In other news:

» RTHK show said to have insulted police (January 28) → As we noted in our previous update, RTHK has been on the receiving end of several official warnings from the Hong Kong Communications Authority. The public broadcaster has also seen a worsening relationship with the Hong Kong Police Force (HKPF) due to programmes critical of the police and public figures. On 28 January, the Communications Authority ruled that RTHK’s satirical programme Headliner deliberately denigrated and insulted the HKPF. According to the Authority, the 44 complaints against three episodes of the show were warranted. The public broadcaster was “strongly advised” to abide more closely to broadcasting regulations.

» Nabela Qoser signs new 120-day contract (January 30) → In November 2020, Nabela Qoser, a hard-hitting journalist well known for her questioning of public officials, had her three-year probation period extended following the reopening of an investigation of complaints from late 2019. The move was deemed “political persecution” by the RTHK Programme Staff Union. Amid the investigation, Qoser’s civil service contract was terminated, and she was offered a new 120-day contract. On January 30, RTHK reported that she had signed the new contract.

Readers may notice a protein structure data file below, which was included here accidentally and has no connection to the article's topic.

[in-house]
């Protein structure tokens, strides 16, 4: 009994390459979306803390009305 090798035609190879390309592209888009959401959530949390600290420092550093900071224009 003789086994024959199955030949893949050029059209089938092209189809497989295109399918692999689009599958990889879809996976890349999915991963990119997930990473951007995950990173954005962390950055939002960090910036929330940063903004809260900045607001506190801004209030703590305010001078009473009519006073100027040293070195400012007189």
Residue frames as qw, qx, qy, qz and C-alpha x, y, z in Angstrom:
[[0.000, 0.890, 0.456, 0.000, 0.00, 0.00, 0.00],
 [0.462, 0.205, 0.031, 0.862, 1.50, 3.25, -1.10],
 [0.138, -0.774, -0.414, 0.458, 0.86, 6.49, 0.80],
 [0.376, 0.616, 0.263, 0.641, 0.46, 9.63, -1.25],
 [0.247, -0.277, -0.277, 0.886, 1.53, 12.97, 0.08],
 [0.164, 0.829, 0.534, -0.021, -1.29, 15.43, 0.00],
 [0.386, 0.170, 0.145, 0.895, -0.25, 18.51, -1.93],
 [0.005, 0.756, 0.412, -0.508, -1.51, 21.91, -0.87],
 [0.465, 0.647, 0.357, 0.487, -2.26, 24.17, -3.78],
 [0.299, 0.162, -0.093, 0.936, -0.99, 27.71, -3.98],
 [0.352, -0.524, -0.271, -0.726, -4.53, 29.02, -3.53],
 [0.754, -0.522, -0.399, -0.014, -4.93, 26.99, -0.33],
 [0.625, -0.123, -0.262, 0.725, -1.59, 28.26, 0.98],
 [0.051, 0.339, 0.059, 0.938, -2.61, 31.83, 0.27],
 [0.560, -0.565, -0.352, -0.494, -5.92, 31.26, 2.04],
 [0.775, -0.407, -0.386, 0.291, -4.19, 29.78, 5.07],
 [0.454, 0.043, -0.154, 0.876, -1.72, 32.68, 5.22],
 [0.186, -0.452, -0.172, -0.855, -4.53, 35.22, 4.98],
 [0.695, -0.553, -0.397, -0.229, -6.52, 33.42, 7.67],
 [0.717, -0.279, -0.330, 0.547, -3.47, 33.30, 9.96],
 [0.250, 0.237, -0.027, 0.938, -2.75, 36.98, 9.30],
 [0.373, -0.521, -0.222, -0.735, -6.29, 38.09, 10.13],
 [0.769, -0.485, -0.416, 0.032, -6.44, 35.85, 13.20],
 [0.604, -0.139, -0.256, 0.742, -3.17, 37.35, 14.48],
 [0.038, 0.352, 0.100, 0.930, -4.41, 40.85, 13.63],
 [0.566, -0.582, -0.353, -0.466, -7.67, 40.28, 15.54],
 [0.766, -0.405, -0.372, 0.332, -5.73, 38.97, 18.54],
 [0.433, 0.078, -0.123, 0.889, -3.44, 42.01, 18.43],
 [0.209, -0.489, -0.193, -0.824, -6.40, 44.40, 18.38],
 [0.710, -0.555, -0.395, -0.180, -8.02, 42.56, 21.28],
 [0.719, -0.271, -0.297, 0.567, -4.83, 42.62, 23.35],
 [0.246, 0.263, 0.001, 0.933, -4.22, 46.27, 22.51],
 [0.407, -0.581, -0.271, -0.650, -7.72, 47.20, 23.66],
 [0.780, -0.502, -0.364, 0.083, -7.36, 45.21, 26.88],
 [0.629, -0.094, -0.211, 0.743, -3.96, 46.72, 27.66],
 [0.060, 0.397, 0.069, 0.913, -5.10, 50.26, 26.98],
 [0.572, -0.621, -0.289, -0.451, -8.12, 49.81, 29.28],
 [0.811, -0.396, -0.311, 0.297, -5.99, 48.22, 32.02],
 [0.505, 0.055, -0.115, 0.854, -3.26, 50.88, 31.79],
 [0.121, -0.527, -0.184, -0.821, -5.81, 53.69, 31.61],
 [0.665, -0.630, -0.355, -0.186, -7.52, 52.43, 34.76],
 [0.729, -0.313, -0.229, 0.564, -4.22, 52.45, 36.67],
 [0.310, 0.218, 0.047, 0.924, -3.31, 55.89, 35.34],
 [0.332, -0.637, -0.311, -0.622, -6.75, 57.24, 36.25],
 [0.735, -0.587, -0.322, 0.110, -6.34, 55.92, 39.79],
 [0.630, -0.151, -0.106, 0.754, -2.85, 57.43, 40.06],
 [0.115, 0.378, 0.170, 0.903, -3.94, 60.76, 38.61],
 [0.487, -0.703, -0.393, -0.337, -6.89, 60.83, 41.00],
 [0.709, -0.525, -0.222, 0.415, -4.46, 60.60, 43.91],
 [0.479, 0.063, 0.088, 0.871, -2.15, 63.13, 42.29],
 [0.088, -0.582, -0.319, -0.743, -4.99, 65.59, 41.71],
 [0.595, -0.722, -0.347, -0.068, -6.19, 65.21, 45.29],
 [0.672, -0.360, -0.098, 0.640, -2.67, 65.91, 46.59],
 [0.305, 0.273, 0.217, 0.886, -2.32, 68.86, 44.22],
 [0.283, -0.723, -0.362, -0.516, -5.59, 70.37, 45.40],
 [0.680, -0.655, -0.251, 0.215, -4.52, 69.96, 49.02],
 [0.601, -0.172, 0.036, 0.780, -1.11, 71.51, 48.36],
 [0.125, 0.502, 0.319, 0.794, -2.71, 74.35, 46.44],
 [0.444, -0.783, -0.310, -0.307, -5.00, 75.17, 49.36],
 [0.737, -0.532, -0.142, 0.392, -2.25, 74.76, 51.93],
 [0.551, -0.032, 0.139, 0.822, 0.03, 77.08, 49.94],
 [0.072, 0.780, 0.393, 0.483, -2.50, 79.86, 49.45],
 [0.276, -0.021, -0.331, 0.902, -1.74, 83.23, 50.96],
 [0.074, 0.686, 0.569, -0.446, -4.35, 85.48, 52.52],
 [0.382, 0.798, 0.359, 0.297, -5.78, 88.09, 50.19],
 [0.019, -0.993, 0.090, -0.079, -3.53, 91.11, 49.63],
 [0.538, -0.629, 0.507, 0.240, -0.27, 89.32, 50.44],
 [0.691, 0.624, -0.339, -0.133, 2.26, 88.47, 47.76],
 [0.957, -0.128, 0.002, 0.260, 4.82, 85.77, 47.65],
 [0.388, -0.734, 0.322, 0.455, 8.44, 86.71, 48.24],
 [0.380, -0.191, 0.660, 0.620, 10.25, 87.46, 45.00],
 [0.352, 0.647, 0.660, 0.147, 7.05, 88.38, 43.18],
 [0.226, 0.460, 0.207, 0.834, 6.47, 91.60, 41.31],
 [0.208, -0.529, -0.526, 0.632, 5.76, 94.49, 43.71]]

» Chief government official deems RTHK’s performance “unacceptable” (4 February) → Hong Kong’s Chief Executive Carrie Lam has criticised RTHK once again, calling its performance “unacceptable”. Noting the complaints levelled at the public broadcaster in recent years, Lam said RTHK is badly in need of improvements. She further said that the Hong Kong government will be following up on the outcome of the government-imposed RTHK review.

» Covid-19 infection at RTHK (14 February) → A covid-19 infection at RTHK sent at least 26 people to quarantine. According to an RTHK report, the quarantines were mandated after an RTHK hairstylist became infected with the disease.

» Reclaimed RTHK building put up for sale (25 February) Months after RTHK was evicted from the former Educational Television Centre, the government has announced that it will be putting the building up for sale. RTHK reports that around 100 of its staff had been working at the building when the eviction notice was served last May, requiring a move to more cramped and rundown facilities. At the time, the building was said to be needed by the Education Bureau for its own office space. Now, the Bureau is saying that it no longer needs the space and the government building will instead be returned to the Lands Department.

Header Image: Central District – Hong Kong, Hong Kong, Hong Kong Island, Victoria Harbour – Hong Kong, Aerial View. Credit: CHUNYIP WONG/istock